The 39th Princess Chulabhorn Cup Swimming Championship was awesome. More than the meet itself the cultural immersion of the thing was huge. We really got exposed to Thai culture and I think that's a big part of swimming at international level. It's not about collecting medals it's about collecting experience
Q.What are some of the hurdles you had to jump thorough to get here?

I grew up in Trinity College, Kandy, a sports positive school, so one might say I had it easy. But the greatest hurdle I had to jump was the local education system. It is just not geared towards making kids all-rounders; especially during the Advanced Level Examinations, balancing sports and studies becomes impossible. The problem is that entrance to local universities depends on academic merit and academic merit alone. No scholarships or sports admissions are even considered, except in some very rare situations. The problem with this is that sportsmen who train a few hours a day are at a distinct disadvantage to the kid who stays at home and studies 16 hours a day. I saw a lot of good sportsmen and even upcoming Olympians wasted due to the fact that our education system does not encourage sports.

Q.Has there been anyone who inspired you to get to where you are?
Well I got my inspiration from one teammate in particular, who was also my best friend, Mighara Hulangamuwa. He was an amazing swimmer. A natural at it and he had a habit of never saying die. He inspired us all to push our limits, train harder and swim our best even if we were down with pneumonia or grieving for a family member at the time. Applying that "never say die" attitude to studies was what helped me get into medical faculty as well.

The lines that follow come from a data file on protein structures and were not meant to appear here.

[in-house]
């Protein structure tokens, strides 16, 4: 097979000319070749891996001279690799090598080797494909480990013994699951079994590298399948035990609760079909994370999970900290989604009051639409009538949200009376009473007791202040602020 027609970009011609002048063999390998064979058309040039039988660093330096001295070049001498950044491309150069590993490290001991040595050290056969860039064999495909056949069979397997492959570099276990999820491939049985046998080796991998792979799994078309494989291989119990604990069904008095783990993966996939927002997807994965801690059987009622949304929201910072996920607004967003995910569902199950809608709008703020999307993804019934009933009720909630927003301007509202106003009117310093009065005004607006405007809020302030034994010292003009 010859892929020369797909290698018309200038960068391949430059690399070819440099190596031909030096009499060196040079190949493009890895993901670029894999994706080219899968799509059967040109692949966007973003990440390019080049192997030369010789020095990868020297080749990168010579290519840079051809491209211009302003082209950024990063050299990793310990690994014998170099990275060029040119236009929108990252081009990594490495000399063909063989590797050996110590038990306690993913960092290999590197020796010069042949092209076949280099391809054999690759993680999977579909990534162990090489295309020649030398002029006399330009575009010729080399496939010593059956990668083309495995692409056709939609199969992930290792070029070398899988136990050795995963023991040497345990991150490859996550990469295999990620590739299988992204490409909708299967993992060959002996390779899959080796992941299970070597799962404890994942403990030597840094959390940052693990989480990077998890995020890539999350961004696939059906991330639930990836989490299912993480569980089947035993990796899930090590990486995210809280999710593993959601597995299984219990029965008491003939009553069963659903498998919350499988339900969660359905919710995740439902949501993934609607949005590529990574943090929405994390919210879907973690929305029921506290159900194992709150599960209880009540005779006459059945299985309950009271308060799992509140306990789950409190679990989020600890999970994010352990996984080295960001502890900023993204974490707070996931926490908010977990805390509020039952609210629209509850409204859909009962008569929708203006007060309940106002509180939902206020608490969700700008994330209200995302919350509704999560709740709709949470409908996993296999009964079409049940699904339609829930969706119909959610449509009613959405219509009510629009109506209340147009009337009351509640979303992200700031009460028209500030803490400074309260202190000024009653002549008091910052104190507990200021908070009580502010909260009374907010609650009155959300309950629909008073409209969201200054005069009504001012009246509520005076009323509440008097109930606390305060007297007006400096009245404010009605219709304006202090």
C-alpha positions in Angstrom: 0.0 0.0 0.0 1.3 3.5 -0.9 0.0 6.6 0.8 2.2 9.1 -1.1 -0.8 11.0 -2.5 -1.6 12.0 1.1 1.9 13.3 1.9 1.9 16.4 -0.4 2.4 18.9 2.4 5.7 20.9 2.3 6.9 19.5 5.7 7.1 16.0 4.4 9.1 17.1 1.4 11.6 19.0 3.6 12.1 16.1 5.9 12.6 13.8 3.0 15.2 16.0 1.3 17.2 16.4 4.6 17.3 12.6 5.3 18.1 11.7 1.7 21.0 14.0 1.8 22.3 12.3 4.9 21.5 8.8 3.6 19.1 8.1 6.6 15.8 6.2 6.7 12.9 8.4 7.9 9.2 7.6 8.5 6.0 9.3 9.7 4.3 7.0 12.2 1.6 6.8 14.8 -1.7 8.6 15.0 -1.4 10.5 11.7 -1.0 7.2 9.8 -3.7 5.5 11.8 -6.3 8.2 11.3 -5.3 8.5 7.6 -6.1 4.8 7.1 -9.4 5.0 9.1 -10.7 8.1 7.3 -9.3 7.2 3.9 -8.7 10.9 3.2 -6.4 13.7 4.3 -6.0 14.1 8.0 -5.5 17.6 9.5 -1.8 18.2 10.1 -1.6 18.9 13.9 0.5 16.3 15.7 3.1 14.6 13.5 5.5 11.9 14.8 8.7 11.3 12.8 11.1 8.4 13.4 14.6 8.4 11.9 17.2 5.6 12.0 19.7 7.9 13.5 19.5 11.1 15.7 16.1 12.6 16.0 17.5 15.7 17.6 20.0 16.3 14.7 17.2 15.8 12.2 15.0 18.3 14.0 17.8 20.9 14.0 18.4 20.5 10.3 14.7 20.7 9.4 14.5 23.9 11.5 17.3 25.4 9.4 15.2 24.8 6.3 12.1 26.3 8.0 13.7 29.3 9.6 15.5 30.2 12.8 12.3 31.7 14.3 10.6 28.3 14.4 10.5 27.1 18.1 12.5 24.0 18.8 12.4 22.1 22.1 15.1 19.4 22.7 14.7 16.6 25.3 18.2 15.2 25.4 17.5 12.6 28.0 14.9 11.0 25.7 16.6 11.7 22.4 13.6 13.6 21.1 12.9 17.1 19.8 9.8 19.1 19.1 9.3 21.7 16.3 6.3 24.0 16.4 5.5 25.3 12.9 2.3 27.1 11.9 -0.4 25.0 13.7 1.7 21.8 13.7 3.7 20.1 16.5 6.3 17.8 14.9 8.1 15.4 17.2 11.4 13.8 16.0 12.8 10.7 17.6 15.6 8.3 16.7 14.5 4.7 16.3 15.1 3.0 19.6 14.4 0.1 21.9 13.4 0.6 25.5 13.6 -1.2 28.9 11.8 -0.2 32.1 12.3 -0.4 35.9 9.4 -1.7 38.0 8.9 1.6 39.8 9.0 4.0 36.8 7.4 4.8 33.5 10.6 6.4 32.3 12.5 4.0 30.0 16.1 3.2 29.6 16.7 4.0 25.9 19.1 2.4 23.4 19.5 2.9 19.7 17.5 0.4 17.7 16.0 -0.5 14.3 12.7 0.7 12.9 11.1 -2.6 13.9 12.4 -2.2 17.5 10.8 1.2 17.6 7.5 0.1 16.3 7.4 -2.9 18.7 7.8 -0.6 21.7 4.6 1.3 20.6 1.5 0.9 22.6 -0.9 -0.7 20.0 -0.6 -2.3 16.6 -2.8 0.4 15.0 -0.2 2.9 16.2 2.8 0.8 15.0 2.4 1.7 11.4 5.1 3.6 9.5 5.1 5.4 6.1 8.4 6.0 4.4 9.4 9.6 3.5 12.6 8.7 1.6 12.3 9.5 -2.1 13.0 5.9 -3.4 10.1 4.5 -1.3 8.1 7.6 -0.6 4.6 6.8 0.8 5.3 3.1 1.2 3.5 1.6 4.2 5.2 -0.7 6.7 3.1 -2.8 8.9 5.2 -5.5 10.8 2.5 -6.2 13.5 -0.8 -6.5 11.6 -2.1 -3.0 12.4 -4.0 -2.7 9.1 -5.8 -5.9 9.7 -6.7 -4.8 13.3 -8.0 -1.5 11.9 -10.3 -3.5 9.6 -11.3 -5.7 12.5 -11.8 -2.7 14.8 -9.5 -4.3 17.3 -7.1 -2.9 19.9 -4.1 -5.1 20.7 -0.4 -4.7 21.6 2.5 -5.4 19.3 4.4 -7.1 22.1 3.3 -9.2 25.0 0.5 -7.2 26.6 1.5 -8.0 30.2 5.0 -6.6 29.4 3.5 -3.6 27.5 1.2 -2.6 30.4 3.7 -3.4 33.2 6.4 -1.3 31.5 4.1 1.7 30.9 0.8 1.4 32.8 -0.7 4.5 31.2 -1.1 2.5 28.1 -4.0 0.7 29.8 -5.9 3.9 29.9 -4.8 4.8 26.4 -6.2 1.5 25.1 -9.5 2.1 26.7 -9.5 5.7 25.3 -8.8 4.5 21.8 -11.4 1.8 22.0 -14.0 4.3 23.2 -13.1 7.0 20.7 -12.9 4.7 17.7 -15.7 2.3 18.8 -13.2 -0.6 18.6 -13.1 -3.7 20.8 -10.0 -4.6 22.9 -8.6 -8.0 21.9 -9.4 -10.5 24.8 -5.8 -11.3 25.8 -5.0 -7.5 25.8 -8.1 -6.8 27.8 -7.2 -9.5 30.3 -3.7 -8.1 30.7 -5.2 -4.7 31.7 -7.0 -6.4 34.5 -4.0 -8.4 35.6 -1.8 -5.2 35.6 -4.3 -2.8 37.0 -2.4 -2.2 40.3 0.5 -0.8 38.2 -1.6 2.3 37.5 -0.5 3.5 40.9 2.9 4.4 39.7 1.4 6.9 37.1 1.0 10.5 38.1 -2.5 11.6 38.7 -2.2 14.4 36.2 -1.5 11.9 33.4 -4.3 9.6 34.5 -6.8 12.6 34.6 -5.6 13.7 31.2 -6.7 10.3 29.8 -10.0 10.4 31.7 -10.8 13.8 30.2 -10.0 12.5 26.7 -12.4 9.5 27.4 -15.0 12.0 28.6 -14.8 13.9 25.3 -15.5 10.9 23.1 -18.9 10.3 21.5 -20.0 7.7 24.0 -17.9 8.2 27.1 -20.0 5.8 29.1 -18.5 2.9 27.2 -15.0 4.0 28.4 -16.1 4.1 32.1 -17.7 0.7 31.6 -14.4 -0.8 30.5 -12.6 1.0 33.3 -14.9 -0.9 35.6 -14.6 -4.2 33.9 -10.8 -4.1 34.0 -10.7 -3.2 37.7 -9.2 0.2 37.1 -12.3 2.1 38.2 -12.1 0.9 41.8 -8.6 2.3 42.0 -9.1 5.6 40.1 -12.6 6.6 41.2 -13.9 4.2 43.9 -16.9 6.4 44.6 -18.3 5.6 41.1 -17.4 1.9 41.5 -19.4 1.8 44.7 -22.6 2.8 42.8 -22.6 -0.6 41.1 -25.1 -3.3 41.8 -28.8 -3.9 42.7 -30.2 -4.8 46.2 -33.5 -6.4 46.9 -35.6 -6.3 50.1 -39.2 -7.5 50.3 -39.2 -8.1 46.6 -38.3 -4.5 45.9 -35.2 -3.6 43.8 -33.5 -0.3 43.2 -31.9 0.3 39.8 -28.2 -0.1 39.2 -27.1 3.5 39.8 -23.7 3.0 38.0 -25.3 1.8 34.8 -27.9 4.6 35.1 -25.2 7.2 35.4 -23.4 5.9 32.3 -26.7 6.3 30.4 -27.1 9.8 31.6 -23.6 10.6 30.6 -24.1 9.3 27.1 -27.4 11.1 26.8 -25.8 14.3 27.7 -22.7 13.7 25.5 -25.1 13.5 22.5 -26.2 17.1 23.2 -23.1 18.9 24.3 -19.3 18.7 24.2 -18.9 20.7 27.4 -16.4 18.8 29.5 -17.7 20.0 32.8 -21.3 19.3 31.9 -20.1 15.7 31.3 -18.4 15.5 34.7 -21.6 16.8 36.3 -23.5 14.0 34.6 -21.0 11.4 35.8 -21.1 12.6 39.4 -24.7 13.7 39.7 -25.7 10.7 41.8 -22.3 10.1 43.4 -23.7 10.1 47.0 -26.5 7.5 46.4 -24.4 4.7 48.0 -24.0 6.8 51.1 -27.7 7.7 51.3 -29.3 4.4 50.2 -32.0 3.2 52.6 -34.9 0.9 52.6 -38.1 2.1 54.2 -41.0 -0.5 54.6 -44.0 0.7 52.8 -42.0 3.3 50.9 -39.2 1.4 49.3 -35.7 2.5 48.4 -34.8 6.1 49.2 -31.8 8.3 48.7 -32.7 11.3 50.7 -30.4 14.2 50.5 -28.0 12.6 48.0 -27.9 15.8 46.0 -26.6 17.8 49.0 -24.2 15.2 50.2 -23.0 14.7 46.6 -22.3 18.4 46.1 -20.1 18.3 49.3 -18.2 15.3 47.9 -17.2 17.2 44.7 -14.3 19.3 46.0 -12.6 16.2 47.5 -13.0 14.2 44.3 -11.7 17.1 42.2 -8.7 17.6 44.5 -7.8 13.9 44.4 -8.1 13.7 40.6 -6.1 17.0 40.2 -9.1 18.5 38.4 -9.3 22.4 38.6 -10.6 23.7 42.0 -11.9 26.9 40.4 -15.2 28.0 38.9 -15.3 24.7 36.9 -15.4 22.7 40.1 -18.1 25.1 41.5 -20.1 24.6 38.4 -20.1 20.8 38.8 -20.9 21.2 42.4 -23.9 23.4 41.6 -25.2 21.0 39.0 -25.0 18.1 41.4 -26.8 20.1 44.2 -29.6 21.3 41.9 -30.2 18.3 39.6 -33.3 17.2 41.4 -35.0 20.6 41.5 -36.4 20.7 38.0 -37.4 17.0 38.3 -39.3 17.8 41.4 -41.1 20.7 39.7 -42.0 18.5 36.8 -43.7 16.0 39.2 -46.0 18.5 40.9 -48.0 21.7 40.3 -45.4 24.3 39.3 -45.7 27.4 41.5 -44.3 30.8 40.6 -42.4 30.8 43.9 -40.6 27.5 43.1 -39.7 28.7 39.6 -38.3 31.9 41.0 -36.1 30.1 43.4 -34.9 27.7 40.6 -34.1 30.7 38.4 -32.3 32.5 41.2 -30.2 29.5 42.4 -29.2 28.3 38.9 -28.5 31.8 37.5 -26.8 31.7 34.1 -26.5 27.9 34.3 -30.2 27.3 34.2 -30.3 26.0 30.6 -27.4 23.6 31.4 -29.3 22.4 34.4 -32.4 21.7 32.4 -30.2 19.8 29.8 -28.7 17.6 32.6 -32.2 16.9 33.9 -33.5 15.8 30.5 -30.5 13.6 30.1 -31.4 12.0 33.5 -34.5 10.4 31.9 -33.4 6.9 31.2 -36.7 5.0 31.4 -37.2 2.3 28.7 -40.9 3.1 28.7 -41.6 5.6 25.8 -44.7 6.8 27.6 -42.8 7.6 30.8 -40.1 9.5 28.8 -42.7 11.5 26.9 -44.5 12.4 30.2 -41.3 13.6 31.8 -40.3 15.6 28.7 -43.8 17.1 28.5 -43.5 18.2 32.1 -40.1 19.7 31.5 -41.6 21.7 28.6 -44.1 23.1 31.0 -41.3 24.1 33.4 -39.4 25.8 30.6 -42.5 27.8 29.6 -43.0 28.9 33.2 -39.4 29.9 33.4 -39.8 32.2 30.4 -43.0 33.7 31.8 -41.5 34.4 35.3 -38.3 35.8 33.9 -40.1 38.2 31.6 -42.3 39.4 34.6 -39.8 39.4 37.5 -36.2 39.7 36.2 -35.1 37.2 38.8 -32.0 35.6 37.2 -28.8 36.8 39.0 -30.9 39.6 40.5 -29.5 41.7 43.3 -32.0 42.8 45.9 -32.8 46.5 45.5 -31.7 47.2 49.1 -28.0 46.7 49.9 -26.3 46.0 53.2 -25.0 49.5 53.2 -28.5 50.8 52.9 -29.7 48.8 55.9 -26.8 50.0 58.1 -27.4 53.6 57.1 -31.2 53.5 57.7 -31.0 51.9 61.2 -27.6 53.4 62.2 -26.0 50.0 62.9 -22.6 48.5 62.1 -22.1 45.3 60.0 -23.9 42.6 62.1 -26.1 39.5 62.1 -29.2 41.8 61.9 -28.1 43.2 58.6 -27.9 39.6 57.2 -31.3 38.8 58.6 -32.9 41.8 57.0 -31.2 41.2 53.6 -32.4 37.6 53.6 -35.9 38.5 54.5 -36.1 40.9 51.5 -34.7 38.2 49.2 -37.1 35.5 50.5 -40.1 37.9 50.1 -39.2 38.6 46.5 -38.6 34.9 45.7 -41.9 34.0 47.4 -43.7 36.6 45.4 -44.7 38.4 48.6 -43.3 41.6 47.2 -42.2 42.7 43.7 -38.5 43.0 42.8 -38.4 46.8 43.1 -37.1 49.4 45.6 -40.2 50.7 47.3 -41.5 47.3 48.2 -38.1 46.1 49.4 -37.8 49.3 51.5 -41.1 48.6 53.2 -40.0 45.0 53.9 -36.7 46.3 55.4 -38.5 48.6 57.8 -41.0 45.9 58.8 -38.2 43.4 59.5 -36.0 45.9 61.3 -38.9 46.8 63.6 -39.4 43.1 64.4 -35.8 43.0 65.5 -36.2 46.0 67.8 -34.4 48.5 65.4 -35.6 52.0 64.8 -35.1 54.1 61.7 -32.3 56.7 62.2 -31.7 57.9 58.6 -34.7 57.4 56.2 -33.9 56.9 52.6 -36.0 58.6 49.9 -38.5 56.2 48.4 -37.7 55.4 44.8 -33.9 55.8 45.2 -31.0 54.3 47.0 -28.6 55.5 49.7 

Q.What would you consider your greatest achievement?
My achievements I gauge in magnitude of difficulty to myself personally and not the most prestigious awards. I would have to pick the time I broke a national festival of games record with pneumonia. I will never forget the feeling of achievement as my friends pulled me from the water because I was too weak to get out of the pool. Ended up in hospital the next day but it was worth it.

Q.Do you have any advice for up and coming sportsmen?
Advice I have for up and coming sportsmen... The old cliché 'hard work brings results' is true, but don't expect results right away. It's going be a hard long journey and you're going to want to give up more than once. Some people are able to do it alone. There are others such as myself who need anchors to prevent themselves from getting swept away. My anchors are my parents, friends and school swimming team. They didn't just teach me how to swim, they also taught me how to be a good person, and I believe that's what being a sportsman is all about. Last but not least, never underestimate the power of education. I know sportsmen and women as a group have a habit of looking down on homework and books, but in the end knowing your way around a textbook can actually help, and always remember that sports excellence at University level is heavily rewarded in local universities.

PRINT EDITION

News

Read More

FT

Read More

Teeninc

Read More

Scribbler

Read More